In conjunction with the premiere of Yorgos Lanthimos and Emma Stone’s latest collaboration, Milan Records will release the “Poor Things” soundtrack by multi-instrumentalist, producer, and composer Jerskin Fendrix on December 8. But beginning November 15, you can get a taste of the film’s gnarled steampunk setting by listening to two singles off the album: “Bella” and “Lisbon.” Listen to an exclusive preview of the latter below.
“Poor Things” is both Fendrix’s first film score and Lanthimos’ first collaboration with a dedicated composer for a feature film. “I just listened to Jerskin’s first album and I can’t even describe what it is,” Lanthimos said in a statement. “But there was something in it that just felt so right about it.”
Fendrix’s music wasn’t necessarily an intuitive choice for a film score, and that’s part of what excited Lanthimos. Fendrix’s solo work mixes the flourishes of classical piano with cutting, observational lyrics and rhythms that zag instead of zig. But there is a humor, surprise, irreverence, and sudden, gaping depth to Fendrix’s sound that was a perfect fit for Stone’s protagonist, Bella Baxter, who goes on a deeply unconventional journey over the course of “Poor Things.”
Fendrix was inspired not just by Bella but by all the characters. Though dressed by costume designer Holly Woddington in frocks and vests out of a Mary Shelley nightmare, “If there’s some kind of injustice or [the characters are] upset about something it comes out in this extremely endearing and kind of cute and embarrassing way. And [so] my toolbox, musically, is talking about feelings in a very embarrassingly kind of open way,” Fendrix said in a statement. “There was also the cosmetic side of making sure that [the score] could keep up with how extraordinarily imaginative all of the production and the costume designs were. But, at the core of it, I think it really had to be very emotionally vulnerable and non-verbal.”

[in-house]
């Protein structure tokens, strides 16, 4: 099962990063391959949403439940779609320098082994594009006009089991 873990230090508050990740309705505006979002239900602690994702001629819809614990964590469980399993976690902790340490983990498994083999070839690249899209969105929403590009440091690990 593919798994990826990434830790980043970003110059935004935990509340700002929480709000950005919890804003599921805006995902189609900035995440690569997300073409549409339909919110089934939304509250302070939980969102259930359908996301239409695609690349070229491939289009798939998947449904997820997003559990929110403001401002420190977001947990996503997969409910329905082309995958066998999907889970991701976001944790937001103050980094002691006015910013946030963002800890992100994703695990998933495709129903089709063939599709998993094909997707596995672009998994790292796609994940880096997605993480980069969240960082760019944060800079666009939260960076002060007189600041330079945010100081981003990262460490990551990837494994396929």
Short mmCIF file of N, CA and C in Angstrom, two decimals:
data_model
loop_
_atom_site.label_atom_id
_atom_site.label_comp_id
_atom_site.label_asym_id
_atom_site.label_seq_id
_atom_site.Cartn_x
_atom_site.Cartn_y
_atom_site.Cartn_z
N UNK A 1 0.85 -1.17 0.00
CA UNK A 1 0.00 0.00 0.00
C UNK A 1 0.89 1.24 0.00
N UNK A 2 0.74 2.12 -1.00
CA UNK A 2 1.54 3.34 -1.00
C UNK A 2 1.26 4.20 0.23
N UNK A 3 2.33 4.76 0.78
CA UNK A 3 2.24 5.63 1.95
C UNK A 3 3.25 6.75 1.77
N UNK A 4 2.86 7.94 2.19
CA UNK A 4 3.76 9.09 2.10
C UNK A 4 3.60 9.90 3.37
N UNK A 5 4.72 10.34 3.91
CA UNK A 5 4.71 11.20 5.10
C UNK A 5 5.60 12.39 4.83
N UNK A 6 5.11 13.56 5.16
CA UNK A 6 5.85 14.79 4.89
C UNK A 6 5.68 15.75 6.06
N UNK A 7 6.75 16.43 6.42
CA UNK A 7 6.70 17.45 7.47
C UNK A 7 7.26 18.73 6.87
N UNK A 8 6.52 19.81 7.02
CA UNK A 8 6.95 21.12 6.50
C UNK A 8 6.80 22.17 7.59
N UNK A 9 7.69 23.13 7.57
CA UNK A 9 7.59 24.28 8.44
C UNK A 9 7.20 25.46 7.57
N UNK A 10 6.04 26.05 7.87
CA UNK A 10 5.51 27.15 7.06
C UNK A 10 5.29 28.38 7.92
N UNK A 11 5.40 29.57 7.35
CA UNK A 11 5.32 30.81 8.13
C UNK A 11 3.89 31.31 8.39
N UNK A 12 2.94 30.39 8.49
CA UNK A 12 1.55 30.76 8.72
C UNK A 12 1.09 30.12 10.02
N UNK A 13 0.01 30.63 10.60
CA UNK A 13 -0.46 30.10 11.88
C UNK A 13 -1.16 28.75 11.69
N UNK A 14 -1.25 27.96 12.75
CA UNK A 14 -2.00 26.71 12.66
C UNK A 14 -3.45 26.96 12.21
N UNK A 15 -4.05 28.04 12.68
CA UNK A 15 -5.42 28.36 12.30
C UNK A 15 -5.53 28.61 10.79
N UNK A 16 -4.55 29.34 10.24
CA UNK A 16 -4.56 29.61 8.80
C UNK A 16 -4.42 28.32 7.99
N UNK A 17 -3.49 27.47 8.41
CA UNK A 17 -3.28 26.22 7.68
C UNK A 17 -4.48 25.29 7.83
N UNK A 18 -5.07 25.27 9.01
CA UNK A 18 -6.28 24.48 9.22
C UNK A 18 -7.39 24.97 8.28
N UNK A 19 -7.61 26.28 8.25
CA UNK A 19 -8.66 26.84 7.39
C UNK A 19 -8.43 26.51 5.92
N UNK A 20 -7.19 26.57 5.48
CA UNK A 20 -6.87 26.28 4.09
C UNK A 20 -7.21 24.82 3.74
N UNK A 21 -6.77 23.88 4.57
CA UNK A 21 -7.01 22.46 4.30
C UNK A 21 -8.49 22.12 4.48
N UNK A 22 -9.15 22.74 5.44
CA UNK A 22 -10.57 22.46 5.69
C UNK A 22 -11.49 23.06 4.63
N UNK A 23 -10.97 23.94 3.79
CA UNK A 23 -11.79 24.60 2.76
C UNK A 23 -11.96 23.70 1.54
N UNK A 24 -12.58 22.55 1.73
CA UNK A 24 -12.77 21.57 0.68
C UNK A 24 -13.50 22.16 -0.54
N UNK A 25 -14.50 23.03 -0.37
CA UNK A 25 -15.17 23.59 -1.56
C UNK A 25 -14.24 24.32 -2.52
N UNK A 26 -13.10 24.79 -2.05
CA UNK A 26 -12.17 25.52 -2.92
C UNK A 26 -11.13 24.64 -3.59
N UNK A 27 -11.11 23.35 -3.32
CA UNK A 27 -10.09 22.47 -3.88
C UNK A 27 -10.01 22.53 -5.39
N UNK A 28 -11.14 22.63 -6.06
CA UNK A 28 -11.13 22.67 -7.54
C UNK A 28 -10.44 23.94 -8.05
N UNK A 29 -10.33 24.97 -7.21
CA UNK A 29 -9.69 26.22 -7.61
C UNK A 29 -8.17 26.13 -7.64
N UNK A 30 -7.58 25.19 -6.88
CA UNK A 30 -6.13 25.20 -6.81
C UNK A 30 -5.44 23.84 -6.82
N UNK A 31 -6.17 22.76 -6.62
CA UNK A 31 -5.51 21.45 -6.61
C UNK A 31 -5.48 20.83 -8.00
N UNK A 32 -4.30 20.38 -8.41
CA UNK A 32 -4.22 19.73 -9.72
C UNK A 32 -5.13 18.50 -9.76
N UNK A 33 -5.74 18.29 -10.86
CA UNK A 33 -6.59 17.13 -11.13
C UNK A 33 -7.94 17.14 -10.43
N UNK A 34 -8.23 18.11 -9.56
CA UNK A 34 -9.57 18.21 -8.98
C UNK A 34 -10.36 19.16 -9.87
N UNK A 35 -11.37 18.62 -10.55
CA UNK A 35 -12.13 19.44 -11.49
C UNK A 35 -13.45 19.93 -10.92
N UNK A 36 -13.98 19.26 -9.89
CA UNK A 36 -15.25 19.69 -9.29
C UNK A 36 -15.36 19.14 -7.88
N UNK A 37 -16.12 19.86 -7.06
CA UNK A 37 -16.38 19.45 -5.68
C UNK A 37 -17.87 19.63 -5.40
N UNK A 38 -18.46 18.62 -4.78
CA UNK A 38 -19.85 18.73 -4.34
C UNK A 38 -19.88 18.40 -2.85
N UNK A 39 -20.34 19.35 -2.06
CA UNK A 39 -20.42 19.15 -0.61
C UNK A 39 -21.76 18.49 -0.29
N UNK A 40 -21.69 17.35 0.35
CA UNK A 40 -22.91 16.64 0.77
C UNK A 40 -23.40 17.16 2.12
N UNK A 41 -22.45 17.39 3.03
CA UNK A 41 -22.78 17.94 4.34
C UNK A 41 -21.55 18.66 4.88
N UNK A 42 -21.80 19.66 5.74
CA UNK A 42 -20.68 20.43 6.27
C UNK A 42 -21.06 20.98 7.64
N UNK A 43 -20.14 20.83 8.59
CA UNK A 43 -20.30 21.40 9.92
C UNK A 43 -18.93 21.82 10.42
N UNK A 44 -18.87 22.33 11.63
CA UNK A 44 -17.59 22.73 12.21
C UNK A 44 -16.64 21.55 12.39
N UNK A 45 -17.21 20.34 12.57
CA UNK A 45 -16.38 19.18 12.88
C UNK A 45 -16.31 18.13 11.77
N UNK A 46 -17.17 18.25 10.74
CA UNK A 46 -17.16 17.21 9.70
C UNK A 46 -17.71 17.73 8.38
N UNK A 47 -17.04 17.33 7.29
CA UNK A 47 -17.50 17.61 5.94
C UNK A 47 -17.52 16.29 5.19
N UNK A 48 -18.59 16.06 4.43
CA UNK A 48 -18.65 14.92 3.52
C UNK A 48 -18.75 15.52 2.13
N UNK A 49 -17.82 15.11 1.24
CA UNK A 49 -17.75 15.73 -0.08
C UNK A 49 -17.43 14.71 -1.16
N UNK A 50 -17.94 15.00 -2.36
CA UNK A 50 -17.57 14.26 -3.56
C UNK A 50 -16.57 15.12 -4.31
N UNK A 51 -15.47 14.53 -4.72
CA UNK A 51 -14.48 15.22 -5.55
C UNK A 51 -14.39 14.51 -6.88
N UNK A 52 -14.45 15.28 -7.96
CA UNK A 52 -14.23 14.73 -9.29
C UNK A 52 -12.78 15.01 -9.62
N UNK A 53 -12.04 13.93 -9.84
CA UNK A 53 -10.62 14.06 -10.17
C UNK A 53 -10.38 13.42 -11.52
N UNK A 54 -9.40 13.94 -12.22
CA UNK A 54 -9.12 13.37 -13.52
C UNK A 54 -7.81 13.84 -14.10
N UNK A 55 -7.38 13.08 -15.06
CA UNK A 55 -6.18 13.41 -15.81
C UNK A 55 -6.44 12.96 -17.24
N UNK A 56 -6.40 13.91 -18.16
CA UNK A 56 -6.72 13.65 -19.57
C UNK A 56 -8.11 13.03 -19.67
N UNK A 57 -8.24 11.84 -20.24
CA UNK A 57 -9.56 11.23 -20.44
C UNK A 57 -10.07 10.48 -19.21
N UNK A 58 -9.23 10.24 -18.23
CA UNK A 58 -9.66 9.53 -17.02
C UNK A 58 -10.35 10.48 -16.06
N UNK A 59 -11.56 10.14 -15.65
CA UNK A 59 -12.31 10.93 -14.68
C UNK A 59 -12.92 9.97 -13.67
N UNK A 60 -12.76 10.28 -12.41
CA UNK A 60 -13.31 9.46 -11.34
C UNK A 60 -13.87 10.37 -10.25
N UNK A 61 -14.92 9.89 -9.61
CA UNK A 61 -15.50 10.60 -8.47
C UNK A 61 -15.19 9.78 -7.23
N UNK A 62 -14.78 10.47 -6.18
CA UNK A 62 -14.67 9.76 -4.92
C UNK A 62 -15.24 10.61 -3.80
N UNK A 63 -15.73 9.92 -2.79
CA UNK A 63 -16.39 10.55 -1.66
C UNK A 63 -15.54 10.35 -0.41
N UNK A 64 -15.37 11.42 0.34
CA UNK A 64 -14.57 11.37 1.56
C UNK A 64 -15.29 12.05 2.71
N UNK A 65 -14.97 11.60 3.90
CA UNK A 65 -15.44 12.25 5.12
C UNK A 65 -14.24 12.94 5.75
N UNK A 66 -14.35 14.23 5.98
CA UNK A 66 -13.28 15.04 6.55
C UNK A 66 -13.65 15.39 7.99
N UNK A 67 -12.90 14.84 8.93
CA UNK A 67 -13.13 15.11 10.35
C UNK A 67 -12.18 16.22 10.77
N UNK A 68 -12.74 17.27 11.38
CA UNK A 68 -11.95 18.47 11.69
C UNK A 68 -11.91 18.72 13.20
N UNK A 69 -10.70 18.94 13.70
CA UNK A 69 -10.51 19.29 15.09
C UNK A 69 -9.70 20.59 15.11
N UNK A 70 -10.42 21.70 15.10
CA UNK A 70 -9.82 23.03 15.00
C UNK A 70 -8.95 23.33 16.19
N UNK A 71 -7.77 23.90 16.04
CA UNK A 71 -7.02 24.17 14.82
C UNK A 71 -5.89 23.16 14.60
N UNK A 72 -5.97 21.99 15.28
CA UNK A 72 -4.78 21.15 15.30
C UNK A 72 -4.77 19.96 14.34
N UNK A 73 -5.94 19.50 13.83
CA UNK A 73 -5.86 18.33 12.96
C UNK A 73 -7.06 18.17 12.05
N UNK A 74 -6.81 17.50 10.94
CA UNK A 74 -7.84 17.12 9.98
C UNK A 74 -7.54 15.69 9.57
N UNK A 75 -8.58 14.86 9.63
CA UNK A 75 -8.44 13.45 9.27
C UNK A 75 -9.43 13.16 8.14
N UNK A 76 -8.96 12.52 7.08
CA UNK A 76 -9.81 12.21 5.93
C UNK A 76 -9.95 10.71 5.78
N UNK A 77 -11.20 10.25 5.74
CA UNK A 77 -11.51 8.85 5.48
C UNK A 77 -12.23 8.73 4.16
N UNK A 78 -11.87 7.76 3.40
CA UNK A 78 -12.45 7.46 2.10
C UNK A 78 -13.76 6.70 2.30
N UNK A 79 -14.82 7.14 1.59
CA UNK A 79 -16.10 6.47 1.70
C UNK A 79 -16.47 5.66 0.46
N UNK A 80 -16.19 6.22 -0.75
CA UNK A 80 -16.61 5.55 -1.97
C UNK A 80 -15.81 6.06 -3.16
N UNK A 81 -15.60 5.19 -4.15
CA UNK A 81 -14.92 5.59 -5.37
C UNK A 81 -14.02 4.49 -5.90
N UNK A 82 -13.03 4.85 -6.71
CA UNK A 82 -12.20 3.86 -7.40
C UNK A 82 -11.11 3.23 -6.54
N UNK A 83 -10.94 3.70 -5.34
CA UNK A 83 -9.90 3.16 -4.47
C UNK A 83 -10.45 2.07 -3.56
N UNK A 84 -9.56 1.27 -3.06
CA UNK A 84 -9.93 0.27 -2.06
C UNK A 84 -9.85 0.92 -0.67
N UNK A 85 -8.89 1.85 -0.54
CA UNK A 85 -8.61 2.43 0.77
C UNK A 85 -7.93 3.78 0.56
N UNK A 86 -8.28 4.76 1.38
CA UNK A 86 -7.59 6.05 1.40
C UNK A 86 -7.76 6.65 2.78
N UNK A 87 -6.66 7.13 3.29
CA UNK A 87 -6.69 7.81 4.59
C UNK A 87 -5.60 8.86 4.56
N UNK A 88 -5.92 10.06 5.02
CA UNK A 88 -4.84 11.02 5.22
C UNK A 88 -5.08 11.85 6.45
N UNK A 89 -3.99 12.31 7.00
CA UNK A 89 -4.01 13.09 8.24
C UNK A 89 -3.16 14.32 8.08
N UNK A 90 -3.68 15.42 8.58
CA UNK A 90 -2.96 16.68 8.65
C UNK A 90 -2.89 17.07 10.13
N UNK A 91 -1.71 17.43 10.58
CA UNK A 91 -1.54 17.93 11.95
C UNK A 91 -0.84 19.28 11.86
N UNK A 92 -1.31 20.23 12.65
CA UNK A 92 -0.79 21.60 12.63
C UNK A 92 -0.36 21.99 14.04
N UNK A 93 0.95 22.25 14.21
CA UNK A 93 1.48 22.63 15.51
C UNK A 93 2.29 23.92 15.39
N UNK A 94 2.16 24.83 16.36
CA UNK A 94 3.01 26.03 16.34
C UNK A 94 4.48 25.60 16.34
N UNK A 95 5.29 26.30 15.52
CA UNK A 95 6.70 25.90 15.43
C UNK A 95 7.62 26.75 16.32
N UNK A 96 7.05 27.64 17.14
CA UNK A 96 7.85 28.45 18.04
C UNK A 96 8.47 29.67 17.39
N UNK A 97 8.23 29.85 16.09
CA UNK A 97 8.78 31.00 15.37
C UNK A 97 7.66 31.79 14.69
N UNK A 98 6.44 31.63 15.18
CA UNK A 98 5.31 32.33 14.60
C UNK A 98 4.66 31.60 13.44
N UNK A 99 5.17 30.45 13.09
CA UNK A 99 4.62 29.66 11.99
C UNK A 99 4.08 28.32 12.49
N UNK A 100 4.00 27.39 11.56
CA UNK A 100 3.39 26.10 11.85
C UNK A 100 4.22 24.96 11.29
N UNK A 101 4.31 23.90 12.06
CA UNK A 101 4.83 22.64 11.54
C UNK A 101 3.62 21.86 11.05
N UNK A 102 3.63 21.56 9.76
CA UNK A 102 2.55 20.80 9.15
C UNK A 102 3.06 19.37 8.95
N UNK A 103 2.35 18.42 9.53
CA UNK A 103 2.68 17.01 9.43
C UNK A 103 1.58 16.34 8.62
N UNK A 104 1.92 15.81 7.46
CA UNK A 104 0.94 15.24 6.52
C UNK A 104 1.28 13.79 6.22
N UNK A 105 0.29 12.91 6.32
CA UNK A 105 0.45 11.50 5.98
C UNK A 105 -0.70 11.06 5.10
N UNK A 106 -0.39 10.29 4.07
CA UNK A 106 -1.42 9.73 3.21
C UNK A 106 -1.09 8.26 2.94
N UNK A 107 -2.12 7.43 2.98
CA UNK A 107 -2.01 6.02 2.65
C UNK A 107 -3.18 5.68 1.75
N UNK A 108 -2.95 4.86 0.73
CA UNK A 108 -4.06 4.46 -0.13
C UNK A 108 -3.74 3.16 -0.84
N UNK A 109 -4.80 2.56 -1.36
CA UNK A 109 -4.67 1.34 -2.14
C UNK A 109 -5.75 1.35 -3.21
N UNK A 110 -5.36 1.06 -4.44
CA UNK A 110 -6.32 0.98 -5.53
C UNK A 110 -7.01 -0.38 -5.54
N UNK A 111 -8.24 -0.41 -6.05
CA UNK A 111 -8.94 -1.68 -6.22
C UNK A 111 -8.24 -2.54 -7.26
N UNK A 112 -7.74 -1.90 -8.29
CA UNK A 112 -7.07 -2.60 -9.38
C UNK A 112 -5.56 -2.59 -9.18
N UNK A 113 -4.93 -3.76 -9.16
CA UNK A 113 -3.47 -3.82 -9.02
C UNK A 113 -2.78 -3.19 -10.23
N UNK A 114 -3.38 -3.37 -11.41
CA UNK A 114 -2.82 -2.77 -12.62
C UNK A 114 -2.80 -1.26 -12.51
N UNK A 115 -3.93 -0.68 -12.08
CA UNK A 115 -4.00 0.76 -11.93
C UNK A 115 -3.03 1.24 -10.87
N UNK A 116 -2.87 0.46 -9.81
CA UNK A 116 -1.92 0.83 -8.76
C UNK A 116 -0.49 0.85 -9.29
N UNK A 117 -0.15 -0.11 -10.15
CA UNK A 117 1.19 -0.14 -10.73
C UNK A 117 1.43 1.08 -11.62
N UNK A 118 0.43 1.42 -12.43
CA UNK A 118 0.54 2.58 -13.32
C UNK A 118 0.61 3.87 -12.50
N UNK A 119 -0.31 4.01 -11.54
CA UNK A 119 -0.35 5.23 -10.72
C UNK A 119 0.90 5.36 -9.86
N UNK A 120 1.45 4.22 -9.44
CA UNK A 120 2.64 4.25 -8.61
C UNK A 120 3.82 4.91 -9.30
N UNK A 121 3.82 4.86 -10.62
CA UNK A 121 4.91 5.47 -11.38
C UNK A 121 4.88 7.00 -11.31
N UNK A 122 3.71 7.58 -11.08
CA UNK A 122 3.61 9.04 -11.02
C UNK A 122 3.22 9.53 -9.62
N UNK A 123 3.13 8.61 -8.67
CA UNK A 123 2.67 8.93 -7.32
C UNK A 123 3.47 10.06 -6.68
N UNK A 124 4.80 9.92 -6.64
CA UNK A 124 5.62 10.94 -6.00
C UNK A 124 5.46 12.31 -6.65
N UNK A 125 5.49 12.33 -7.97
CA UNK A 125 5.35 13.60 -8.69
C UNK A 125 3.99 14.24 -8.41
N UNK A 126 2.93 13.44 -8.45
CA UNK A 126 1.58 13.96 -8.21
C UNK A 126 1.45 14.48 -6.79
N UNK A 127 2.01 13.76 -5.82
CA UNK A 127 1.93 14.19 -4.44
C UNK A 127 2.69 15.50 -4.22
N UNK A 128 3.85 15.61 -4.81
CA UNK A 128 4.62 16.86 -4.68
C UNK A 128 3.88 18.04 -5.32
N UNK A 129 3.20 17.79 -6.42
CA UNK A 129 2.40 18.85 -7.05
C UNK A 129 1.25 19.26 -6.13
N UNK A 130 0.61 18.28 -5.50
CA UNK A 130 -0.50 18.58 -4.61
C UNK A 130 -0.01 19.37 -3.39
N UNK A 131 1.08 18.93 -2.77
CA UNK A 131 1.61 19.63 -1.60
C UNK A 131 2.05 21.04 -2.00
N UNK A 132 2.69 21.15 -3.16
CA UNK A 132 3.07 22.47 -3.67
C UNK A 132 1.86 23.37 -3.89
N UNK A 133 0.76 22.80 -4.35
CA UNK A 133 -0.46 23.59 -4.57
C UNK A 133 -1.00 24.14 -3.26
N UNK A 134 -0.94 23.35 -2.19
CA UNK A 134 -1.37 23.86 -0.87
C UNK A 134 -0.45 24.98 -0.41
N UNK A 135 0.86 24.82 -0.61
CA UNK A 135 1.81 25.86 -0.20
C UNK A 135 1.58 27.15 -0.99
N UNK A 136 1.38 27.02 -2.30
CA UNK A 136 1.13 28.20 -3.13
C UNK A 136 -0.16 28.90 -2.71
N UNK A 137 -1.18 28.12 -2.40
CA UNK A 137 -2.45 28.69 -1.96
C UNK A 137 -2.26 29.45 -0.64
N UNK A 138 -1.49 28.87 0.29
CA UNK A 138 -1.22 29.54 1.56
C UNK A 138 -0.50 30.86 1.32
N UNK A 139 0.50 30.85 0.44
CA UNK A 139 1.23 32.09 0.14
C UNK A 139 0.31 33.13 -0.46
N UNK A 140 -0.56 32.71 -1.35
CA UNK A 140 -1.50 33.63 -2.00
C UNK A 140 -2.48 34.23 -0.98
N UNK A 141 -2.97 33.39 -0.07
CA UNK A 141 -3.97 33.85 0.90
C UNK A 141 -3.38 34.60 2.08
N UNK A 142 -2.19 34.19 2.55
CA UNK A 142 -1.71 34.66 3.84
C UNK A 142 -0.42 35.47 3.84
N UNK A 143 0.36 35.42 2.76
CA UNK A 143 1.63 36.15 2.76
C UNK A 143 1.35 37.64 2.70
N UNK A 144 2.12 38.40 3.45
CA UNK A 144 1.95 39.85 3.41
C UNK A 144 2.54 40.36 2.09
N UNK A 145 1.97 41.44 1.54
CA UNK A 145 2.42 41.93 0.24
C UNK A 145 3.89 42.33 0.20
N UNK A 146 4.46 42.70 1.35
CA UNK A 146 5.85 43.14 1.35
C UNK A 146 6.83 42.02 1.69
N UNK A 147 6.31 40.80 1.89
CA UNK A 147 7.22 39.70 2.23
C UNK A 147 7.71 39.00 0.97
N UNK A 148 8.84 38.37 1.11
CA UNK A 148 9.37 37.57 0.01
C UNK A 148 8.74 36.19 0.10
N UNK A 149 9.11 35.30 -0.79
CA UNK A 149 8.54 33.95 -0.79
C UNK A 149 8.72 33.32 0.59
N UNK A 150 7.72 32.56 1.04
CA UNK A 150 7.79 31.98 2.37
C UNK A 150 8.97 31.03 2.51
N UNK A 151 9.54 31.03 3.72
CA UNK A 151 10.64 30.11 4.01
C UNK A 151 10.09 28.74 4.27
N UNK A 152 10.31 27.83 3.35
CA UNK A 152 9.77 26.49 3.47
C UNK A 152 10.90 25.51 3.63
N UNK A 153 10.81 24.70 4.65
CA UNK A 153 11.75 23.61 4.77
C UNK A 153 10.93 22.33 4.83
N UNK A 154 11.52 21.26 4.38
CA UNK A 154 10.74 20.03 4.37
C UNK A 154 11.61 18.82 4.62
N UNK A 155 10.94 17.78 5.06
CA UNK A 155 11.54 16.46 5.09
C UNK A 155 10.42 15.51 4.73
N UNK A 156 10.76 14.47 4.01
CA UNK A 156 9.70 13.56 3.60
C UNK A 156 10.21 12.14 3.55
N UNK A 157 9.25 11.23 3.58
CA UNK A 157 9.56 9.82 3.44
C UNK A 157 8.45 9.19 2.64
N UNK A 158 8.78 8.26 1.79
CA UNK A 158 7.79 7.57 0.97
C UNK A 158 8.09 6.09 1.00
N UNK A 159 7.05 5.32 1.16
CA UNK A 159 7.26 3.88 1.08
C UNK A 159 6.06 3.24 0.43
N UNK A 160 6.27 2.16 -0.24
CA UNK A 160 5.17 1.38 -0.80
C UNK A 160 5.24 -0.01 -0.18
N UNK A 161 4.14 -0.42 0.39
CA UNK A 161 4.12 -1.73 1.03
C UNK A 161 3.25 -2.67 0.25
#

To find this emotional vulnerability, Fendrix used a battery of woodwinds and synthesized, breathy vocal samples. The combination gives the sense of someone who, like Bella at the beginning of the film, sees and feels so much without being able to fully articulate it. Fendrix then layers and develops the textures of the score over the course of Bella’s adventures out in the world. “In ‘Lisbon,’ Bella is free for the first time, just beginning to open her eyes to the world. She is still naive and vulnerable, but something new is emerging,” Fendrix said.
That something new is still just as wild as Bella — and as Fendrix’s and Lanthimos’s musical sensibilities. Fendrix embraces mallets and strings to craft a sense of chaos and complexity to Bella wandering an unfamiliar city, rhythmically taking the same halting steps that she does. The score is a window into Bella’s mind — and in “Poor Things,” minds are most useful for both experimental and non-experimental purposes.
Searchlight Pictures will release Poor Things theatrically on Friday, December 8.